We might lose our sense of liberty “by the mere knowledge that we are living in dependence on the goodwill of others,” according to Skinner. Most states in the US have at-will employment, which basically allows a company to let go of an employee at any time without cause. This makes any employee dependent on the goodwill of their employer who has great power over them. Thus, at-will employment satisfies one characteristic of this negative liberty concept: Dependence.

While an employee is dependent on their employer, the domination is not as obvious, especially when corporations try to look democratic and participatory. However, the corporate hierarchy is not democratic – CEOs are not elected by employees, for example. CEOs can make decisions that impact thousands of people without having consulted those people. They have power over those people. Hence, the second characteristic of this negative liberty is also met: Domination.

The claim that corporations look like modern day serfdoms depends on the negative liberty concept we adopt. If freedom means the absence of domination, employees are not free. However, if we argue that non-interference marks the hallmark of liberty, employees are free, which tends to be more consistent with how we view the economic system in most Western nations, especially the United States. Employees consider themselves free because nobody directly interferes with their lives. They cannot point to an act or actor that interferes with them. Thus if we emphasize this definition of liberty, we cannot expose the similarity between capitalism and slavery, a juxtaposition many will dismiss as extreme. But as I have outlined, we could argue that large for-profit corporations meet the basic characteristics set out by the non-domination concept of liberty: Employees are dependent on and dominated by corporate management.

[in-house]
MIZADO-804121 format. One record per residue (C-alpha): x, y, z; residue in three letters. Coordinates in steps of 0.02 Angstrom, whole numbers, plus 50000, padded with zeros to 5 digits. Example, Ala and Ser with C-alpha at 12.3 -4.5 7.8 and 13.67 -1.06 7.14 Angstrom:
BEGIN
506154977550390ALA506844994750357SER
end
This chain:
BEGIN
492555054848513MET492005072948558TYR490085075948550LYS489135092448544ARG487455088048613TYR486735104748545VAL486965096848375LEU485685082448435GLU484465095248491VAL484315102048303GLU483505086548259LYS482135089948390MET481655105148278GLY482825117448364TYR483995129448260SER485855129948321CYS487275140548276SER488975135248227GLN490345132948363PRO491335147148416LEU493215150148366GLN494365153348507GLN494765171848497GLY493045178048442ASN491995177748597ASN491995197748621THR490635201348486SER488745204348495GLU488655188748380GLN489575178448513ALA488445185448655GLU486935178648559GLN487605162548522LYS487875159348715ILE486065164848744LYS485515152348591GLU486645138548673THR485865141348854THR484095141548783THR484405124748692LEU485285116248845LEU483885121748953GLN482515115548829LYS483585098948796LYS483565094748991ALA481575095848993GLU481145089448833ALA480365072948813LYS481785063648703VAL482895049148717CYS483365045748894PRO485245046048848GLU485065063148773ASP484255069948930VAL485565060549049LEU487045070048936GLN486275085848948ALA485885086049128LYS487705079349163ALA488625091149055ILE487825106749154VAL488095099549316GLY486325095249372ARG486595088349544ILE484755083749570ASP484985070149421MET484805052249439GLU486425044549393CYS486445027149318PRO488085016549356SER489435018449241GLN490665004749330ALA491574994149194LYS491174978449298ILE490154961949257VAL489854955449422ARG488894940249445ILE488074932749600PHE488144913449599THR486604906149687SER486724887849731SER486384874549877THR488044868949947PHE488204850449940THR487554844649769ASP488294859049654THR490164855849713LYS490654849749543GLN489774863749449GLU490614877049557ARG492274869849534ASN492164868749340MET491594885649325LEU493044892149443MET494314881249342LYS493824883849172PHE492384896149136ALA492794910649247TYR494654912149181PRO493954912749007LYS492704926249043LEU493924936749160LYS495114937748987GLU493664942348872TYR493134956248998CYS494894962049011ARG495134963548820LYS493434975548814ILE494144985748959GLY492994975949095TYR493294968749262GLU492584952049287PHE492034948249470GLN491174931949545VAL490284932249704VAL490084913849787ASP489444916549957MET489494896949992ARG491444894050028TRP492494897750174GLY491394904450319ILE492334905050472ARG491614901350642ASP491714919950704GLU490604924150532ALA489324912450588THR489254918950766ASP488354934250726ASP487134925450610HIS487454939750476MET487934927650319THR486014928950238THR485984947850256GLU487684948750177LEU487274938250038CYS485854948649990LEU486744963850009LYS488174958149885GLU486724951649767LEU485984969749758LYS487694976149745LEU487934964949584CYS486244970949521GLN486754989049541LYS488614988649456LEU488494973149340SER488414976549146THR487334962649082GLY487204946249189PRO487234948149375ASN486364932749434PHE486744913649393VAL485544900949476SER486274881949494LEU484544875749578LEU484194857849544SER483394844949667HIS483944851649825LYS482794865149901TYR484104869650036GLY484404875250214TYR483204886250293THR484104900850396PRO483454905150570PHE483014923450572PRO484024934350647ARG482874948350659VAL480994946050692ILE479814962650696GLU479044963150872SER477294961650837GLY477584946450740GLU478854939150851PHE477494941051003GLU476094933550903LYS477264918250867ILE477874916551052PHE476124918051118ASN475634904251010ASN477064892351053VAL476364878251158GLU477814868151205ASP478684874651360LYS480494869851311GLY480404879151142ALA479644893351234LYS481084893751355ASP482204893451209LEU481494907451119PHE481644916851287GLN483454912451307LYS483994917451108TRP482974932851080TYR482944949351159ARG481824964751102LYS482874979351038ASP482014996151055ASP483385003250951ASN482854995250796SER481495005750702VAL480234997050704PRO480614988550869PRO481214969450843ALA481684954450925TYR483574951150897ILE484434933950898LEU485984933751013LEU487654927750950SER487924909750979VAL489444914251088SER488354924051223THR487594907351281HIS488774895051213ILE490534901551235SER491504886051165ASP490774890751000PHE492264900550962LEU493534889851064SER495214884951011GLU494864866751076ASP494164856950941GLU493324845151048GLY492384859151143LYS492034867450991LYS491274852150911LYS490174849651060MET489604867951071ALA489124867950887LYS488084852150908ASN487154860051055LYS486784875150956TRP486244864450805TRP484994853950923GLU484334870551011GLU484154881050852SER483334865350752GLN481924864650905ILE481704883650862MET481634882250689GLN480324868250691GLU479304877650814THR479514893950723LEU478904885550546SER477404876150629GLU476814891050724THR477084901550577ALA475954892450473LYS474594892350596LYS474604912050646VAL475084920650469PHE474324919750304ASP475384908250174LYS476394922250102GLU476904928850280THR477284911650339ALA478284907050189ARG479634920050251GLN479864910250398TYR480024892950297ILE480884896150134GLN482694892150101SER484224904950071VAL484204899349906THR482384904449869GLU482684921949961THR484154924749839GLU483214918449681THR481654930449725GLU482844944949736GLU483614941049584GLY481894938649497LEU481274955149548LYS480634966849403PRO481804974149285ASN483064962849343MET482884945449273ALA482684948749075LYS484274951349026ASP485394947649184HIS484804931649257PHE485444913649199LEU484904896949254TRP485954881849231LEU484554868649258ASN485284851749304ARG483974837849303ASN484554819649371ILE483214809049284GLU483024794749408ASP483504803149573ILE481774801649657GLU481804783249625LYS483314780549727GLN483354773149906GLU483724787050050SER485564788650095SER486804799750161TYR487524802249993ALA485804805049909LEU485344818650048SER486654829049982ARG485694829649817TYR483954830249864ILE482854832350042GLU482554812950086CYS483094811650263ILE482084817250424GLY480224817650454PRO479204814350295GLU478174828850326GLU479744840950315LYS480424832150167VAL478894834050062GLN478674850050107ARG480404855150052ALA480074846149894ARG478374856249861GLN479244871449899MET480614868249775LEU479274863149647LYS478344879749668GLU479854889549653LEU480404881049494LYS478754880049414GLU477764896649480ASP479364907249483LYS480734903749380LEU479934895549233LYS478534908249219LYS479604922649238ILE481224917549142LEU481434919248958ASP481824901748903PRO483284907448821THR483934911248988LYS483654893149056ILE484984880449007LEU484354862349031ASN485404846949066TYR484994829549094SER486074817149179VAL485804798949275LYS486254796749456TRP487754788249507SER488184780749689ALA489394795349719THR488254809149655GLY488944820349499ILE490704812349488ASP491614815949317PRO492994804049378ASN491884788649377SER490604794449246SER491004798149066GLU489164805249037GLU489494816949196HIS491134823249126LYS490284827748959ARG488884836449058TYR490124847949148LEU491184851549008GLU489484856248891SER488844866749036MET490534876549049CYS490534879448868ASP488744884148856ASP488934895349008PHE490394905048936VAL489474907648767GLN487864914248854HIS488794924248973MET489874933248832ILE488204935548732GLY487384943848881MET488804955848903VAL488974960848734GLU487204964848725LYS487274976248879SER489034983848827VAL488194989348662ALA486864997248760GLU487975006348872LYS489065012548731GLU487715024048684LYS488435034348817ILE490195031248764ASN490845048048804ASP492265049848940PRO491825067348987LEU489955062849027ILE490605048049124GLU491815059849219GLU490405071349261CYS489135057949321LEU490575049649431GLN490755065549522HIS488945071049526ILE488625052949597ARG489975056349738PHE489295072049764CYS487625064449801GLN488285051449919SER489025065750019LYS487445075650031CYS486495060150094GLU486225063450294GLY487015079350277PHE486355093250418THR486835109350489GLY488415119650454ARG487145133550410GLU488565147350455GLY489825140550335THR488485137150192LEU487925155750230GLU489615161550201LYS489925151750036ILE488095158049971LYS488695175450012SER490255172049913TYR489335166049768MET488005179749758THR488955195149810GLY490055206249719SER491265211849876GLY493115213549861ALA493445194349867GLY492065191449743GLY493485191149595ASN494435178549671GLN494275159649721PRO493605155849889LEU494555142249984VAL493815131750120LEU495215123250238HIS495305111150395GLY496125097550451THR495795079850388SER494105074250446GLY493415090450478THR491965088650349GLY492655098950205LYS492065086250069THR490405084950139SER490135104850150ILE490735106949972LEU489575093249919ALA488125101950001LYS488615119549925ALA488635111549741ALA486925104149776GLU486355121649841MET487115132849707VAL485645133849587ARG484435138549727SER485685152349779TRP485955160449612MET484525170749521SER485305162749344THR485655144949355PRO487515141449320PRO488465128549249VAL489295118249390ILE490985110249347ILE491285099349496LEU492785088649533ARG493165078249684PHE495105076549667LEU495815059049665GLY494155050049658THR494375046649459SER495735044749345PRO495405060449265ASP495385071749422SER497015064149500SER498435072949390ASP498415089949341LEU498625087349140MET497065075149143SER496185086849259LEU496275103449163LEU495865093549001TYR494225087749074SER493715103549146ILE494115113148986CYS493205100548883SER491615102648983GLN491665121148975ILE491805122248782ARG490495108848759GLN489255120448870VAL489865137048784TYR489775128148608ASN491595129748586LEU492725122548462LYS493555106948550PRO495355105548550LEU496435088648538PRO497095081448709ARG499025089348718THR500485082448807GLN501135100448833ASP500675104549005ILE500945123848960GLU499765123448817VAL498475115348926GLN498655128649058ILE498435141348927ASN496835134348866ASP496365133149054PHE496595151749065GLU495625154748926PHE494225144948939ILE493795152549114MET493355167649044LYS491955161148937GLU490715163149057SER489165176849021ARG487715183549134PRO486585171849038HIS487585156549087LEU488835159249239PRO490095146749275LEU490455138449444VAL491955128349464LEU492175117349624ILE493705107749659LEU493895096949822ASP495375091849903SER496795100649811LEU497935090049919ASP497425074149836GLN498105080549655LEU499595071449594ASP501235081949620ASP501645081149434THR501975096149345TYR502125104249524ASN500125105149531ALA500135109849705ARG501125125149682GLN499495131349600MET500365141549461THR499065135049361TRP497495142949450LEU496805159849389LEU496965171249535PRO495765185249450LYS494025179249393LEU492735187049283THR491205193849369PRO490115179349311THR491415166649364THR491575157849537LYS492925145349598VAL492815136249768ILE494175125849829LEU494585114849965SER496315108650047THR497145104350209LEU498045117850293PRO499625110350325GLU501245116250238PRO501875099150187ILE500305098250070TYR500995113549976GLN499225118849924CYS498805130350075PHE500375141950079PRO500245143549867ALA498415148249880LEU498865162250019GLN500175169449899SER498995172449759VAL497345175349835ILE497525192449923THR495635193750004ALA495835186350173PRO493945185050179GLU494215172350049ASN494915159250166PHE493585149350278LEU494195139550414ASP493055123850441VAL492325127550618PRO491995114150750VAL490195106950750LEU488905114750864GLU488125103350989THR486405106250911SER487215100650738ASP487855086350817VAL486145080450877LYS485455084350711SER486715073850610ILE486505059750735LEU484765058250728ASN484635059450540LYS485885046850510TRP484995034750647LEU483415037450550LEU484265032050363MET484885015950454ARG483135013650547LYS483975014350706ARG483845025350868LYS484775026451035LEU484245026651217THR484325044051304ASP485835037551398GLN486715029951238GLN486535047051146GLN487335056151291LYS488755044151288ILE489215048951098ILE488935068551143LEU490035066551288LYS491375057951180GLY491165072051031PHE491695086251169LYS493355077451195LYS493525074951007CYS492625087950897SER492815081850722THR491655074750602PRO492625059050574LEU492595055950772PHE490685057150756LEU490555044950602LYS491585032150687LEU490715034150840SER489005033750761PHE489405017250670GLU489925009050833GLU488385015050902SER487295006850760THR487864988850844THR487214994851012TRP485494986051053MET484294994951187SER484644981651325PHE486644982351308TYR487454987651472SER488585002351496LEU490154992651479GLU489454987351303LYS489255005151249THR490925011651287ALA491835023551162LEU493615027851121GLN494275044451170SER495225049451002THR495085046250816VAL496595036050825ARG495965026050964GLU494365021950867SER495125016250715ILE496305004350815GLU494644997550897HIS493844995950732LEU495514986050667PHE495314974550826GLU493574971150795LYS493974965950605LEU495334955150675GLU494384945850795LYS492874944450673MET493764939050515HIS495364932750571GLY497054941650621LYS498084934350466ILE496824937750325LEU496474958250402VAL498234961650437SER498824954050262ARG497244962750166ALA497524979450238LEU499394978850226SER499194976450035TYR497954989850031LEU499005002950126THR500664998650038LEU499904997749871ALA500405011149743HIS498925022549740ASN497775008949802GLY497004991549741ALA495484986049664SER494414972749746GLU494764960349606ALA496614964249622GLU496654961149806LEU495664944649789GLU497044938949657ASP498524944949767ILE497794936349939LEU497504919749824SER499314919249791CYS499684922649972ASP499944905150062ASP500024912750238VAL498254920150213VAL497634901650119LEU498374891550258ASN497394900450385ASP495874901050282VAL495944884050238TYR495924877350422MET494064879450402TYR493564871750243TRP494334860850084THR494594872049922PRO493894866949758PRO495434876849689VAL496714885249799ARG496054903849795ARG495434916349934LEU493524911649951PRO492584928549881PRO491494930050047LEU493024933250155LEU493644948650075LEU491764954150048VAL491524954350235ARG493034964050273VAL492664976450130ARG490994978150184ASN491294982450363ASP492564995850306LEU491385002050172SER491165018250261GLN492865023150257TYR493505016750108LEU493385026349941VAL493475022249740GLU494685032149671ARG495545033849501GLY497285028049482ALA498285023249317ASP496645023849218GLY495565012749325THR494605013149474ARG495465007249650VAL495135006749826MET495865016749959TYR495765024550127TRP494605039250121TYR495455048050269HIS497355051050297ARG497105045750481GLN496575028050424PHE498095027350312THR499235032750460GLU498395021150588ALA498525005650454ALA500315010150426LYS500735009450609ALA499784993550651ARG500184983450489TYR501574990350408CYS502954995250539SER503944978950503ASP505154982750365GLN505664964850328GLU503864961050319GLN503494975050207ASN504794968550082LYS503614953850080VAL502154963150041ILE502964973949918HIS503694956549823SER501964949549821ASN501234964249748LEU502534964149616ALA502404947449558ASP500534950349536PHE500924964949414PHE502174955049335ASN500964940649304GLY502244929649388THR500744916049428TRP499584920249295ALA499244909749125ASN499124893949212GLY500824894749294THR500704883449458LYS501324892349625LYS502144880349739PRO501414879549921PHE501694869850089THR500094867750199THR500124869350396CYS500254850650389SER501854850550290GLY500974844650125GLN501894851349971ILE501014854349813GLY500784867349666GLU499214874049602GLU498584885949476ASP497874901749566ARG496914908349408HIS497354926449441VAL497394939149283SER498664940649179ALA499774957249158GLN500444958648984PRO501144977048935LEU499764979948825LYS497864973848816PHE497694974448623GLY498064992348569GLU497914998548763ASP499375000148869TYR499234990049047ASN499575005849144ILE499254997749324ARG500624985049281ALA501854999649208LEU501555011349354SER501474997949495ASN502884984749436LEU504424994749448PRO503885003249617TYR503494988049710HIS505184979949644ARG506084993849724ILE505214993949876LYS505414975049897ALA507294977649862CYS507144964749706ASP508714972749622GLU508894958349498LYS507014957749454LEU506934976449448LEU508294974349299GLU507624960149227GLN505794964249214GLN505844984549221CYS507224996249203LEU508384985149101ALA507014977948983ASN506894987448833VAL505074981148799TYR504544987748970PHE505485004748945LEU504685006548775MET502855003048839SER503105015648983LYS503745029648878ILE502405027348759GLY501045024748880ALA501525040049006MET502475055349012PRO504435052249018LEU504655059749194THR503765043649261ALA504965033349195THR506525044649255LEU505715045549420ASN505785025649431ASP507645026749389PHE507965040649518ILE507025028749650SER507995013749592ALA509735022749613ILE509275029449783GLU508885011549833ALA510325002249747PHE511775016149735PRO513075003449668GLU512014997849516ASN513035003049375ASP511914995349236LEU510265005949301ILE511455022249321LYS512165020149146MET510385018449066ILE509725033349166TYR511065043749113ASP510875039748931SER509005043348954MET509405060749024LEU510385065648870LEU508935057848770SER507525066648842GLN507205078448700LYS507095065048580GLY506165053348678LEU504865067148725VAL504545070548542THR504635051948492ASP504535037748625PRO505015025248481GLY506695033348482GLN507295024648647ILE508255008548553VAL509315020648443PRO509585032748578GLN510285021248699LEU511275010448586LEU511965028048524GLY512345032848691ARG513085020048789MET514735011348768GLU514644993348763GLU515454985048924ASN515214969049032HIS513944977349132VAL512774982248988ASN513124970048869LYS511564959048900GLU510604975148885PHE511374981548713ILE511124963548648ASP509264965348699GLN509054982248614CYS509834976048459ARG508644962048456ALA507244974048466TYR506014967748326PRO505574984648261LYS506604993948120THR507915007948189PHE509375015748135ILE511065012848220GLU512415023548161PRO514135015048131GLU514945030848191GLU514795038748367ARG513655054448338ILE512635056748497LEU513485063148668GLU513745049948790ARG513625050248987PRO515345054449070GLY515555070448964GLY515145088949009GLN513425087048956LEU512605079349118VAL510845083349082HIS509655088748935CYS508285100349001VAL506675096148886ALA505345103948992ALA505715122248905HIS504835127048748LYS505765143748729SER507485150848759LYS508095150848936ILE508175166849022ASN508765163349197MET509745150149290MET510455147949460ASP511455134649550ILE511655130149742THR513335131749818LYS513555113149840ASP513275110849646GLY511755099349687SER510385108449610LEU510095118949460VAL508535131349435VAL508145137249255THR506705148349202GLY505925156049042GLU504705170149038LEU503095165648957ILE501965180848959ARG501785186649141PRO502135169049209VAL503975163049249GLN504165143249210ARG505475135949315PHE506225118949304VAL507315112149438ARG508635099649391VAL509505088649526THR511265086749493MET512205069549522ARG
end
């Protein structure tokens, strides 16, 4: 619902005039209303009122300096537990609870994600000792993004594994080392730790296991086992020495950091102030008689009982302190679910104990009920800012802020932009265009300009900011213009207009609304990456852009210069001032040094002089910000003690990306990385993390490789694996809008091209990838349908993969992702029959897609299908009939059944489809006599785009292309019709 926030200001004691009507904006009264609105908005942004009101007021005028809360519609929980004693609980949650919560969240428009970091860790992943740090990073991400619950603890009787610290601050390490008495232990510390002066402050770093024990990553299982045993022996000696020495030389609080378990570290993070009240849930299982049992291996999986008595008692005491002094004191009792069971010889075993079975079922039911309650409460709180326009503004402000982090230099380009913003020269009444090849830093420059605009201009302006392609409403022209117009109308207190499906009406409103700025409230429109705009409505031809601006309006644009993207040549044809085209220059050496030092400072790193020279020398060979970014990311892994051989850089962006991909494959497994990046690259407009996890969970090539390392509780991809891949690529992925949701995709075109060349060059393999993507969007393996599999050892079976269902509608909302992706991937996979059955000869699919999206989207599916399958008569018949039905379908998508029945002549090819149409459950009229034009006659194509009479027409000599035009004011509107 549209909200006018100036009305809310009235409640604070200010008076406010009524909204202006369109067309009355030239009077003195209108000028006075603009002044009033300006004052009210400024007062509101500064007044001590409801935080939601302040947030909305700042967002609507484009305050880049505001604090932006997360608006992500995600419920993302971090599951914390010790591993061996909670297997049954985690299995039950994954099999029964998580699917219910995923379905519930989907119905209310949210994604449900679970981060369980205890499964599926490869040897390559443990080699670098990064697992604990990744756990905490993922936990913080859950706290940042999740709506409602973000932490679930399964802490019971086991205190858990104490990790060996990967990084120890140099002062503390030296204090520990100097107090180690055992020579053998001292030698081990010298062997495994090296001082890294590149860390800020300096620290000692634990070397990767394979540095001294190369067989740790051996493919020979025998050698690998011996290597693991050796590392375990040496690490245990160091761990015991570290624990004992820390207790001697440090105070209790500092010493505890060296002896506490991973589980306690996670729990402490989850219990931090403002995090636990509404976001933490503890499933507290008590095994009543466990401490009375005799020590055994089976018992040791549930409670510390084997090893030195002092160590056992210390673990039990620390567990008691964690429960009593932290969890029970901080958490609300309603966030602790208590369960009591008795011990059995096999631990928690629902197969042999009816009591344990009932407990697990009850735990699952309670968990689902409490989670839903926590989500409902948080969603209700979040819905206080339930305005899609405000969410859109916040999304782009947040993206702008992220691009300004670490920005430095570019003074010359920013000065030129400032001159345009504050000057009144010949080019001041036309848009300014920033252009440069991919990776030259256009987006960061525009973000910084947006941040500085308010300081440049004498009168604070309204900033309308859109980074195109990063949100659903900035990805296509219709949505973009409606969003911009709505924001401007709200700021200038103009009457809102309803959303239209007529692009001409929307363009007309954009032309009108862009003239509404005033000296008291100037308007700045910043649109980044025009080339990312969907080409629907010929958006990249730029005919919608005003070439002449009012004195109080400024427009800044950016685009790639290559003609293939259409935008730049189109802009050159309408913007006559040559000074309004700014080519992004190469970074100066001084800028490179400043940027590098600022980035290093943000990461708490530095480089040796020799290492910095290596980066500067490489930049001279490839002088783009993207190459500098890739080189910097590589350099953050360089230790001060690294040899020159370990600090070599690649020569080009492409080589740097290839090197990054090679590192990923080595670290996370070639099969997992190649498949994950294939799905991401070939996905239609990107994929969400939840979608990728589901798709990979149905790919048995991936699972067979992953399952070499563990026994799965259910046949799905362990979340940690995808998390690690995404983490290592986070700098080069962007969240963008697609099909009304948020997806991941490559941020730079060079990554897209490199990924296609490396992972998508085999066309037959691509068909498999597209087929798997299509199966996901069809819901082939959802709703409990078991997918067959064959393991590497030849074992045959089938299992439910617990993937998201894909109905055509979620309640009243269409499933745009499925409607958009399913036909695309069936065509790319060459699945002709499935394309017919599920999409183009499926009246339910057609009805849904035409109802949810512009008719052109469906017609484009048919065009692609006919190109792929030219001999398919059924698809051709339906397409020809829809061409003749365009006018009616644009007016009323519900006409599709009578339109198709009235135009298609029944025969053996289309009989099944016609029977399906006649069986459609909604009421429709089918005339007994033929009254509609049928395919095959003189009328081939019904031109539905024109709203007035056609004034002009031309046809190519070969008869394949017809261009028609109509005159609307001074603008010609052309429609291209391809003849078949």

Readers might object that it is utterly absurd to compare today’s corporations with yesterday’s serfdoms. We live in a democratic society, after all, with corporations an integral part of that society. Shareholders hold CEOs accountable just like voters hold the president accountable. This shows that corporations are just as democratic as governments. Furthermore, lay-offs are unfortunate but are important to ensure the overall survival of a business.

Shareholders can present a semblance of a democratic process, however, a closer look reveals the process as mostly not democratic. Shareholders are not equal: The more money a shareholder has invested in a corporation, the more influence they have on the governance of the corporation. If someone owns more than one share in the company, they have more than one vote. This is not consistent with basic democratic principles. Furthermore, shareholders are not the only corporate stakeholders. Only decisions that affect the stock value of the company impact shareholders. Stakeholders might have no say in the corporate governance because they might not own stock. Decisions of corporate management could have great impacts on them. For example, workers get laid off because management decided to move part of the company overseas. People residing around the factory are impacted by the pollutants released at night. Corporate management can make decisions without listening to all stakeholders beforehand. These decisions can impact, among other stakeholders, the employees; this makes them dependent on their employer’s decisions.